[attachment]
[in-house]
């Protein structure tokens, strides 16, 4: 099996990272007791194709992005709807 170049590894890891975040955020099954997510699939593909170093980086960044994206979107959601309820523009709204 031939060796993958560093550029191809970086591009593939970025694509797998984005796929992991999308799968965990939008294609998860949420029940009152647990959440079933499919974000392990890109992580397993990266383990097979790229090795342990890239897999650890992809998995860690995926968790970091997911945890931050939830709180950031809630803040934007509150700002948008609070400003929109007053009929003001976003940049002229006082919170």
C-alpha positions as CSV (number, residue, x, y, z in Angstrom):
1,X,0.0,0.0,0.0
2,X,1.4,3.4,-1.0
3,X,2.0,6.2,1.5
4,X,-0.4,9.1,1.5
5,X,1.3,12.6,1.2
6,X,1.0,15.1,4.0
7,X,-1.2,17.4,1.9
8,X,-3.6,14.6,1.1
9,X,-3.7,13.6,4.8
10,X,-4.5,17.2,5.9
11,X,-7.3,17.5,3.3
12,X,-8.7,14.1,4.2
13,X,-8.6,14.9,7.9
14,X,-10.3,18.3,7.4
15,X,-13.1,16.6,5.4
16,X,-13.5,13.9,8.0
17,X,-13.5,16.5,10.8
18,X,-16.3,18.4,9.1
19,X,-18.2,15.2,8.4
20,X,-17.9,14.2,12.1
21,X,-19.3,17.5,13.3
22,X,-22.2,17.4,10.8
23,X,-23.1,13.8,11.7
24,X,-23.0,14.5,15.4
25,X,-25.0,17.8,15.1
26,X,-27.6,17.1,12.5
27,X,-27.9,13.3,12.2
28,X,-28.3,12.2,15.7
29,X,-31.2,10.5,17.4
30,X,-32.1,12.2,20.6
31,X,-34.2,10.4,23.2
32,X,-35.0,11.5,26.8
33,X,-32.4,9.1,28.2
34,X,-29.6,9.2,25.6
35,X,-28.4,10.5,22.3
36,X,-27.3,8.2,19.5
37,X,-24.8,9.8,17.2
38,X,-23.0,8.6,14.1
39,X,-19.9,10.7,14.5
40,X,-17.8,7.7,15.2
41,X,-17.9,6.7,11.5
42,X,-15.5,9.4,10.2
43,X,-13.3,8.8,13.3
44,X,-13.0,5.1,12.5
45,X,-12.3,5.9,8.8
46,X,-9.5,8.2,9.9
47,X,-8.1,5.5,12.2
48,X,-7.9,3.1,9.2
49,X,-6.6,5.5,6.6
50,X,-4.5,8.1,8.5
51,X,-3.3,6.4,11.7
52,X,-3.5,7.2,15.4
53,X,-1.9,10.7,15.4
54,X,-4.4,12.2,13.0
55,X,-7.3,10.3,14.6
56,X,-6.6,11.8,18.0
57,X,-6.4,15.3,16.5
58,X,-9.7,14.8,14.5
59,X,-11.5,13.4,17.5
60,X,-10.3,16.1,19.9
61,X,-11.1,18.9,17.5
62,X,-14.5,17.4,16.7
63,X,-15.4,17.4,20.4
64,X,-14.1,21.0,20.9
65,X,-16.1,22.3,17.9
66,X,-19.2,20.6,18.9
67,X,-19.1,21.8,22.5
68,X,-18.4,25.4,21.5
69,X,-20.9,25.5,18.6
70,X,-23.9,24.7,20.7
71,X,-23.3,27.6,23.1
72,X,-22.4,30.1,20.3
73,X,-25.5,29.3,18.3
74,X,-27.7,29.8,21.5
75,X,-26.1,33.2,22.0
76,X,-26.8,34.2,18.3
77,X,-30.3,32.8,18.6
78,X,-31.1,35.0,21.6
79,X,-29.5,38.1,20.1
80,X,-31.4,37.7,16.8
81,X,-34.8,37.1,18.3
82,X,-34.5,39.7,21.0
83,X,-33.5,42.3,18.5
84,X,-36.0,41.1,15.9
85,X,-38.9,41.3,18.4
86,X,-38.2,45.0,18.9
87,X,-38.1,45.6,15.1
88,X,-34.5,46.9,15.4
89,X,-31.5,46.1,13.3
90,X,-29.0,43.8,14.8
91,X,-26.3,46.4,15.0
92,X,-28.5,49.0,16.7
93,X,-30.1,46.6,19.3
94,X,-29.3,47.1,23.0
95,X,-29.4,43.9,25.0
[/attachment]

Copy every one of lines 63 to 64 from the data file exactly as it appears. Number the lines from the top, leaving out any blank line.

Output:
60,X,-10.3,16.1,19.9
61,X,-11.1,18.9,17.5